Fire will not burn with-out' fresh air, nor will an'i-mals live without it. If a piece of wax taper be set in a little hole in a piece of board, and lighted, and a rum'mer be put over it, the rim being placed on a piece of thin wet leather, and a weight put on the glass to keep it close down, the light will be seen to go out in a very short time. If a mouse were to be put under the glass, in the room of the wax taper, he would soon die; so would any other living thing, if fresh air could not get to it. Many per'sons have died in wells, and in places where they have gone under ground, for want of good fresh air. When an old well is o'pened, and before any per'son goes down, the best way is to tie a string to a light'ed can'dle, and let it down to the bottom of the well. If the can'dle does not go out, a per'son may des-cend' safely; but if the can'dlo should be put out in the well, the air in the well is most likely foul; and no one ought to go down till a bush has been let down the well and drawn

up sev'er-al times, or some buckets of water have been thrown into it.

We of'ten feel the wind blow in our faces, and hear it whistle and roar. We also see things blown a-bout', and hear the leaves of the trees rustle, and we some'times see the trees them-selves' rock. But we cannot see the wind that does all this. Wind is air, and air is a thing that cannot be seen, and yet air fills ever-y place we live in. The sky is full of it, and so is ever-y house. It comes in at the doors and win'dows, and when they are shut, it rushes through the key holes and crev'i-ces; we our-selves' are filled with air. We breathe it through our mouths and nos'trils. We could not live with-out' air. If our mouths and nos'trils were 'to be stopped, we should soon die for want of air. Or if we were to shut our-selves' into a room, and stop up the fireplace, and ev'er-y hole and crev'ice, so that the air could not find its way in, we should die, just the same as a mouse put under a glass, and any light'ed can'dles in the room would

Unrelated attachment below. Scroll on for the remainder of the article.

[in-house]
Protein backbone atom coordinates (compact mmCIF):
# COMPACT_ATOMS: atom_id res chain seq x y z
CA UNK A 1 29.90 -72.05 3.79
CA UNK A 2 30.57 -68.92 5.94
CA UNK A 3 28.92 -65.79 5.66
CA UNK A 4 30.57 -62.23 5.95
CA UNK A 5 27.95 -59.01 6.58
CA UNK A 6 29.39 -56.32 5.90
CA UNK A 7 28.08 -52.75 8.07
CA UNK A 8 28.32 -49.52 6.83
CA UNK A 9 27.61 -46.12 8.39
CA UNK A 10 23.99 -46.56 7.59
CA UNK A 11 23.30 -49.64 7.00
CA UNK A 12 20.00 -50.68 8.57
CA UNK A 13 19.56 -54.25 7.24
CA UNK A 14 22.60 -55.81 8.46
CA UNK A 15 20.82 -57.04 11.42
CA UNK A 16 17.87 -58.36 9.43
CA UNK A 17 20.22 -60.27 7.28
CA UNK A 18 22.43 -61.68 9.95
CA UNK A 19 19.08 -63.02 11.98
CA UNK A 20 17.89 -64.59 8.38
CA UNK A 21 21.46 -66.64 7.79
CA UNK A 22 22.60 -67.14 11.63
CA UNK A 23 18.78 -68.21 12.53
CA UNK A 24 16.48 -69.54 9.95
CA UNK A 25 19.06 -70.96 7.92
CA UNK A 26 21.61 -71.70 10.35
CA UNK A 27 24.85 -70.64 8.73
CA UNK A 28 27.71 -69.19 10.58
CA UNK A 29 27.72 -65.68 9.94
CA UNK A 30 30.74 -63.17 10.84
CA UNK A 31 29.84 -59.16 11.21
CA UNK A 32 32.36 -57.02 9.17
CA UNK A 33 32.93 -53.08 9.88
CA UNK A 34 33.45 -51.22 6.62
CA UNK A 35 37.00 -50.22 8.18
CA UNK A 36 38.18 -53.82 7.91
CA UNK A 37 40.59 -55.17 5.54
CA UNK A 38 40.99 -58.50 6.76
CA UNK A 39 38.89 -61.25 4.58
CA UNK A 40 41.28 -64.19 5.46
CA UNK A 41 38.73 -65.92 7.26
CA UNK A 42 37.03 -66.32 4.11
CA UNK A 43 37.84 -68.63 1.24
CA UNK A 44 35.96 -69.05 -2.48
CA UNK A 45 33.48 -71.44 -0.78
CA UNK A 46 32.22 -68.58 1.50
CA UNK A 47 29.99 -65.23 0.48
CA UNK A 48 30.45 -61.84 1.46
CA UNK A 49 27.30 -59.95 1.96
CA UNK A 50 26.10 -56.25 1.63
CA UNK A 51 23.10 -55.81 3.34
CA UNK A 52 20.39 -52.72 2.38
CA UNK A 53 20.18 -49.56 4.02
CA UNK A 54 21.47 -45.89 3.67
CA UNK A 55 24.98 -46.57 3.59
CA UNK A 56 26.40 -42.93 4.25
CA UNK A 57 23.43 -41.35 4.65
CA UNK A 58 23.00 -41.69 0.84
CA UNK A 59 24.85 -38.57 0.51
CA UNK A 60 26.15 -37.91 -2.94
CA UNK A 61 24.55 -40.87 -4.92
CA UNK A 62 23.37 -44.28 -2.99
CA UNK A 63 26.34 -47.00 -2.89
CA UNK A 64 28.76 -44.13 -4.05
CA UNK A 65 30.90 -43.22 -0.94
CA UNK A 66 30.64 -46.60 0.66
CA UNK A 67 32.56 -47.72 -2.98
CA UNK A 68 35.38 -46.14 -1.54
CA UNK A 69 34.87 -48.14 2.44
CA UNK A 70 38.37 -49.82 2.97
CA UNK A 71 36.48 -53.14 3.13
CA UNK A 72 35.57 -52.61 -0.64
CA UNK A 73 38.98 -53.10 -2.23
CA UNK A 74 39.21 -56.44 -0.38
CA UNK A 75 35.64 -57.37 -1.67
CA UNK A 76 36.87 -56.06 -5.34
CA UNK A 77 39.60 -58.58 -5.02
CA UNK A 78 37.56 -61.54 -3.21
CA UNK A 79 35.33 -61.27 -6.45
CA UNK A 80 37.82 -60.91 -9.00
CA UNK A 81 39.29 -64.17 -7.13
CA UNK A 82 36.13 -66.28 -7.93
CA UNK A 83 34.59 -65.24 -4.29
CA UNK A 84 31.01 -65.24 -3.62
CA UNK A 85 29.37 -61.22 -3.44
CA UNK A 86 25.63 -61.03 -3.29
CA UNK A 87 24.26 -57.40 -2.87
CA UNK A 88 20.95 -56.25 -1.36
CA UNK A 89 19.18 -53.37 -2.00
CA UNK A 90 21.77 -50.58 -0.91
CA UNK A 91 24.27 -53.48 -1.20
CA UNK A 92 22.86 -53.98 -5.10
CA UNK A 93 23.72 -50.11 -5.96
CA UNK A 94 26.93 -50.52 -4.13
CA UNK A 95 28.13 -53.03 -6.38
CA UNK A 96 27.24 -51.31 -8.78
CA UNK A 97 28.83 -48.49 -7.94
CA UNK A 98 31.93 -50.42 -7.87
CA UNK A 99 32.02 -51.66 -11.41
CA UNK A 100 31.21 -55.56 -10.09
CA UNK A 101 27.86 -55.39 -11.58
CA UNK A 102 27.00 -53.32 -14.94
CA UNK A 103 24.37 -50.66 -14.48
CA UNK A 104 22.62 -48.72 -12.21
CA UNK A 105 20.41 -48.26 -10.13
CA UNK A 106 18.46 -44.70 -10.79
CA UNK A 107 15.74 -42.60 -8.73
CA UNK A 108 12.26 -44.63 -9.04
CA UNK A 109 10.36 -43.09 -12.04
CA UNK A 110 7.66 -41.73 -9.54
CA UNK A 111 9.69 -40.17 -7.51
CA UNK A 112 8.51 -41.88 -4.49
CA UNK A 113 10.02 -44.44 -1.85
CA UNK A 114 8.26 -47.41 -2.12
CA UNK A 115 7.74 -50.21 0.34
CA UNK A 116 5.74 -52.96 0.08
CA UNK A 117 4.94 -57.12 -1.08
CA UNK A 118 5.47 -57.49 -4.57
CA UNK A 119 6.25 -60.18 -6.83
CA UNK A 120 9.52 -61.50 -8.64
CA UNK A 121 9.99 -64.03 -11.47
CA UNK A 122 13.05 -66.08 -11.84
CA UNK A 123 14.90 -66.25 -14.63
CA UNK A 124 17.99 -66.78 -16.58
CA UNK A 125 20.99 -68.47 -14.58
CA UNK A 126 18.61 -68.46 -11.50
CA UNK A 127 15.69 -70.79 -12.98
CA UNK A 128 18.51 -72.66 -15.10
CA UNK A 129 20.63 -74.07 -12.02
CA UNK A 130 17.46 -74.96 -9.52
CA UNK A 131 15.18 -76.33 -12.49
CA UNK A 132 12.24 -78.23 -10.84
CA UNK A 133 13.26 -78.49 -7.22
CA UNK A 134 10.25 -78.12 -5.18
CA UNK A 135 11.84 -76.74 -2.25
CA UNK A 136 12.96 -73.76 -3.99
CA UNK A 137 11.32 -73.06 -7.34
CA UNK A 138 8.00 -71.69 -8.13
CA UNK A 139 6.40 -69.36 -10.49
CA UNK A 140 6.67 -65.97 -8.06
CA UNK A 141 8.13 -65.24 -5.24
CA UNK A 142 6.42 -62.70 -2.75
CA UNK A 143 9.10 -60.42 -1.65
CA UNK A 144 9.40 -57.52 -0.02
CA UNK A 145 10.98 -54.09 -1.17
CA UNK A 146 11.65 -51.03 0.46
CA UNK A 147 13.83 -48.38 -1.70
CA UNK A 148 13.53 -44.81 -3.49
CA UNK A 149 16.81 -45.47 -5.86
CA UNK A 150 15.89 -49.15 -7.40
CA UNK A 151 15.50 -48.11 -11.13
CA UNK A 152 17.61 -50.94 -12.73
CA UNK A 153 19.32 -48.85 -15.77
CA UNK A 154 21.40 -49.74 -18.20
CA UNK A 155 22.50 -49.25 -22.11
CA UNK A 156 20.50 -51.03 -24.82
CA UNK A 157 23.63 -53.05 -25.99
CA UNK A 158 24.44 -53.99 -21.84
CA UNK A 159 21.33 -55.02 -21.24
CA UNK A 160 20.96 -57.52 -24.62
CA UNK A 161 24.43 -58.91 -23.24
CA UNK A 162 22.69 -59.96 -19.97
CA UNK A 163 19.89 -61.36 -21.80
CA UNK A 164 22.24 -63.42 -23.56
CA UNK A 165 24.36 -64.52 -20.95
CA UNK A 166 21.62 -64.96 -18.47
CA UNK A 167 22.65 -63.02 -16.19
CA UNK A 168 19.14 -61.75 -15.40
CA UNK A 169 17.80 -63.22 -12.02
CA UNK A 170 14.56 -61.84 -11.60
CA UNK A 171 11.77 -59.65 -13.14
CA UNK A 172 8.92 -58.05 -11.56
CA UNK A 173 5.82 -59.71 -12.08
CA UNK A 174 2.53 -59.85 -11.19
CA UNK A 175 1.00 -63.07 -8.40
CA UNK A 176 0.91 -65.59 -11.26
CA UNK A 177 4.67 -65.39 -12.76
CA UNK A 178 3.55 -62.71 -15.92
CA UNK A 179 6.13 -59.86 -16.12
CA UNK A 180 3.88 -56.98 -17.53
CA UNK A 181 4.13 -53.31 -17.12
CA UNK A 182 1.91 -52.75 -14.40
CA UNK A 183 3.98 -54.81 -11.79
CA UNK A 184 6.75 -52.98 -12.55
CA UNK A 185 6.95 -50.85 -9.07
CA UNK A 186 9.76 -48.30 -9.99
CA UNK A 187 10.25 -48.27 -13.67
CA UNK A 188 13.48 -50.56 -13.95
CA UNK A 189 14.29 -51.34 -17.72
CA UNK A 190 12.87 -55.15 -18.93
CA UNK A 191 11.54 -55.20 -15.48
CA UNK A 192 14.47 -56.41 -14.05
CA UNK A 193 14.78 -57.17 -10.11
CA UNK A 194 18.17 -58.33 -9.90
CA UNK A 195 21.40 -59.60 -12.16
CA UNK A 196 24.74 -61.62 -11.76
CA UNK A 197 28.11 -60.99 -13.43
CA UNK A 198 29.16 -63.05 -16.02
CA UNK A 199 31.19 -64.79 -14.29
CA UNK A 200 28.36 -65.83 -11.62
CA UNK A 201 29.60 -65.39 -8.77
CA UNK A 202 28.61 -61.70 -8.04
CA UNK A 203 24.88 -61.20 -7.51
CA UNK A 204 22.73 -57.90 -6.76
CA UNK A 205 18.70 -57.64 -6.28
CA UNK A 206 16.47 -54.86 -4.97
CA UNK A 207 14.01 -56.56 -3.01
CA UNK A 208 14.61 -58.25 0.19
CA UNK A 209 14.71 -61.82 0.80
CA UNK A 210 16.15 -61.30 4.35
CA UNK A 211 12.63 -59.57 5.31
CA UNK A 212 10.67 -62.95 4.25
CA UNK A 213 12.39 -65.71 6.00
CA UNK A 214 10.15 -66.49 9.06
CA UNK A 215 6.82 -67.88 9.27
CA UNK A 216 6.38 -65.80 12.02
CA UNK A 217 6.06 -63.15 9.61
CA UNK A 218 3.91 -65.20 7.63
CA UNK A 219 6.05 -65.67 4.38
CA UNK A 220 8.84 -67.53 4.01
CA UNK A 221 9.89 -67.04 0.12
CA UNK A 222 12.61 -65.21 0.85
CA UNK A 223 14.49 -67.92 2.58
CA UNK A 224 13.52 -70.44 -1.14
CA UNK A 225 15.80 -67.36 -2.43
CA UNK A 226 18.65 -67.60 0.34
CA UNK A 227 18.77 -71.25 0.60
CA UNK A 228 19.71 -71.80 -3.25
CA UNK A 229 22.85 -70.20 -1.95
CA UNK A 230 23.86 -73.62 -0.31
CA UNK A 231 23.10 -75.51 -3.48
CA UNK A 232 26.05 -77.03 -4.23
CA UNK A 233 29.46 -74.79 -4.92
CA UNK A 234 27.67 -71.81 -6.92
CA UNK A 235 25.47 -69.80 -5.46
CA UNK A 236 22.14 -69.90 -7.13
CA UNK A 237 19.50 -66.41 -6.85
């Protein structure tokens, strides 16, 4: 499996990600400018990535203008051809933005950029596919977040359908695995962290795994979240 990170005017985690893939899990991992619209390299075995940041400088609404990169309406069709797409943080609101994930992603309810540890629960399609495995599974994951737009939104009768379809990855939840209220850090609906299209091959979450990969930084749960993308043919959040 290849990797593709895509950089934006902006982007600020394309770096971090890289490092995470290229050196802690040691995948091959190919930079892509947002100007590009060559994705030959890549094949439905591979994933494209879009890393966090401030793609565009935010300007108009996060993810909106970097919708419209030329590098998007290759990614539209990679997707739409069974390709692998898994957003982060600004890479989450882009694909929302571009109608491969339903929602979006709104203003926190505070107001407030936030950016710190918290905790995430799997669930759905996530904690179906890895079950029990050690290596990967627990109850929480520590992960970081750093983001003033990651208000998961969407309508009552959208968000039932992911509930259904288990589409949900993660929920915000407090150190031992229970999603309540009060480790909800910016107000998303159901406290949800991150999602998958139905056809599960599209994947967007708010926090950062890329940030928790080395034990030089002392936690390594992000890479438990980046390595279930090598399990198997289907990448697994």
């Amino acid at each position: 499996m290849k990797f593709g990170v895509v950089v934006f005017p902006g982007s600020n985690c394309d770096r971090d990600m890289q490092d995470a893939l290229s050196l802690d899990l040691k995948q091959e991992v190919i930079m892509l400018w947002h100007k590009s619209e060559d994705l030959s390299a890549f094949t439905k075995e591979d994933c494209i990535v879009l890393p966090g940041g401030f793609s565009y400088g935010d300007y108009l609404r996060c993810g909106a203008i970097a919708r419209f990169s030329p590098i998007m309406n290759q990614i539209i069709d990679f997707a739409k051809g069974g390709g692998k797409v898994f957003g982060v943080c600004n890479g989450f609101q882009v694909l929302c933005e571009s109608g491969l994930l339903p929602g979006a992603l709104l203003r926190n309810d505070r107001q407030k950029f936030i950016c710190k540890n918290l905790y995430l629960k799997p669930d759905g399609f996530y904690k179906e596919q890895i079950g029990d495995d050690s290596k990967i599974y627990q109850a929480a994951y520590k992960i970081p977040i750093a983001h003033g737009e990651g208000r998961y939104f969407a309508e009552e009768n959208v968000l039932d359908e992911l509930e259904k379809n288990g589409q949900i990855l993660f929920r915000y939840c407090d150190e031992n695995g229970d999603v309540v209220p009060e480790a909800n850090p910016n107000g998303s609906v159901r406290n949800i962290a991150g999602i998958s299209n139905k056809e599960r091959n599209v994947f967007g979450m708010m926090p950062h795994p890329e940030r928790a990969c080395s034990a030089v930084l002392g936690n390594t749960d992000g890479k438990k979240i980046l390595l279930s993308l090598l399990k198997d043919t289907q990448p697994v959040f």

go out.

There is foul air as well as pure air, and we cannot live in air that is quite foul. The air at the bottom of deep wells is very foul and bad, and so is the air at the bottom of the large vats used by brew'ers. If we were to get into one of them when foul, we should pres'ent-ly die. Charcoal, burnt in a close room, makes the air quite foul. If we were to shut our-selves' up in a room where fresh air could not en’ter, our breath would make it the same as if char'coal were burnt in the room. It would grow so foul and bad that we could not live in it.

Air that will put out the flame of a can'dle will al'so take a-way' life; so that there is but one sort of air that keeps us a-live', which is vital air ; and vi'tal air is what is called pure air. Oth'er air is foul and bad, and if we were to breathe it by it-self, we should soon die.

The sky is called the atmo-sphere. In the atmo-sphere pure air and foul are mixed to-gether. When we breathe in the one, we al'so draw in the oth'er. But the foul air does not hurt

us,

be-cause pure air is mixed with it.

QUESTIONS

Without what will fire not burn? If a rummer were placed over a lighted taper what would happen? Can animals live without fresh air? Where have many persons died for want of good fresh air? When an old well is opened what should be done before any person goes down into it? When the candle goes out in the well what may we infer? What is wind? What is full of air? What would happen to us if our mouths and nostrils were stopped ? What makes the air quite foul in a close room? What do you call that kind of air which keeps us alive? What is the sky called ? What are mixed together in the atmosphere? Why does the foul air not hurt us?

« EdellinenJatka »